Seriously, if I have to listen to that thing one more time I’m going to feed the composer his own ears.
On the whole, yes it’s a little rough around the edges, but this is the game that started it all. Technical limitations aside, it’s still a game that fills me with more emotion than a lot of modern games. There’s tension, excitement, intrigue, betrayal and more than anything else it’s a game that’s full of promise. There’s a skeleton here that future instalments grew out of, the big names and features are established. Snake, Big Boss, Metal Gear, cardboard boxes, floating exclamation marks and deactivating electrified floors with remote controlled missiles. I’d recommend fans of the series to go back and give it a playthrough, I finished it in a pretty modest three hours or so, and it will give you a satisfying, if primitive, taste of tactical espionage action. There’s not much there in terms of plot, but it is a whisper of things to come.
I enjoyed my time with the series roots more than I anticipated. You could say my mettle has been bolstered, and I’m all geared up for the sequel. I hope it will do me solid, and not snake through my high expectations (kill me). Roll on, Metal Gear 2: Solid Snake!
Disclaimer: if you do know anything about computers, please forgive my ignorance, I have no idea how true these impressions turn out to be the deeper you dive into this strange computery world. These are just simple thoughts I had that made me think all this tech stuff is more fun and artistic than I originally gave it credit for.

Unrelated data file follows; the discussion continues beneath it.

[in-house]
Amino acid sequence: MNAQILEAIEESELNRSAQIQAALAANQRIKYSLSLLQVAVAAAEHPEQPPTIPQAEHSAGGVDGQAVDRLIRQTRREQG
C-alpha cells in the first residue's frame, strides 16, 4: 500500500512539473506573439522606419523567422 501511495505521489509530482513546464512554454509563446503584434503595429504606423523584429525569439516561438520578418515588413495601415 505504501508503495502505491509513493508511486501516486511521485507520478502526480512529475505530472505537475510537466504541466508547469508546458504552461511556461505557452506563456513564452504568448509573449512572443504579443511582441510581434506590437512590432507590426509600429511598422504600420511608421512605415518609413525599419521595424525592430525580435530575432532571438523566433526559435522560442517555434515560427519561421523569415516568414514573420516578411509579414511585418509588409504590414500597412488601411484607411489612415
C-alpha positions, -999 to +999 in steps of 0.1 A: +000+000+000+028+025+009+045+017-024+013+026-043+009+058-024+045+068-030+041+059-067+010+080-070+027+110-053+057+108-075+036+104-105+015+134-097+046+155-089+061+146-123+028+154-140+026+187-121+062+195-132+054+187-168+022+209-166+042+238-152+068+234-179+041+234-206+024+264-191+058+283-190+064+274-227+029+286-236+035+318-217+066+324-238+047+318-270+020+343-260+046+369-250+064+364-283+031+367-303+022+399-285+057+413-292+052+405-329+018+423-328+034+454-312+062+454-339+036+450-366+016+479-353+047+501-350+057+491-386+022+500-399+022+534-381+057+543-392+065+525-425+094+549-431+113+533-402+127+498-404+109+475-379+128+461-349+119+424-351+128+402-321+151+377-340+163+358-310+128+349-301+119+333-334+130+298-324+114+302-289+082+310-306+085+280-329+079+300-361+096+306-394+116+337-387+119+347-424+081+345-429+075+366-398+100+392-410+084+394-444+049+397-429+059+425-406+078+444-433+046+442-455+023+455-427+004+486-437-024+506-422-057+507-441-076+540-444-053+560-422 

1. Everything is more complicated than I thought it was.
The first game I made on GameMaker was eloquently titled “My first game EVAR!!!” and because I cheaped out on the free version that won’t let you export to HTML, no you can’t play it. However, I can describe it to you in vivid detail.
Essentially there’s a little blob named Blinky and when you press left he goes left and when you press right he (can you guess?) goes right. It’s very artistic. Anyway, the first thing that struck me is just how damn complicated everything is. I mean, yeah, you can just say “when the left key is pressed, move left at 5 pixels per frame per set” or whatever but that’s a boring, uninspired way of moving. You get a much nicer, more fluid way of moving if you set it so that you accelerate up to a top speed, and when the key is released, you slide to a stop by playing with the friction settings. It’s really pretty fascinating. And to be honest, it’s that sort of macro stuff that’s the easiest to pull off, it really snowballs when you want to add a delay to a jumping animation so you can see the little dude bending down to ready himself. All of these things you take for granted when playing big budget games. It’s really the simple, nuanced things that make a game feel polished and professional that are the toughest to pull off.
2. Everything is way simpler than I thought it was.
I mean really, who knows how a video game works? For that matter, who knows how a computer works? I think I could give a pretty good rough explanation of how pencils and paintbrushes work, hell I could probably take a decent stab at explaining the camera, but the idea that all these letters appearing on this lit up screen in front of me is the result of some complex series of zeros and ones? On a scale of one to making sense that scores a grapefruit. It’s completely alien to me, but really once I started tinkering with the code, I sort of figured its all just maths, and not even particularly complicated maths.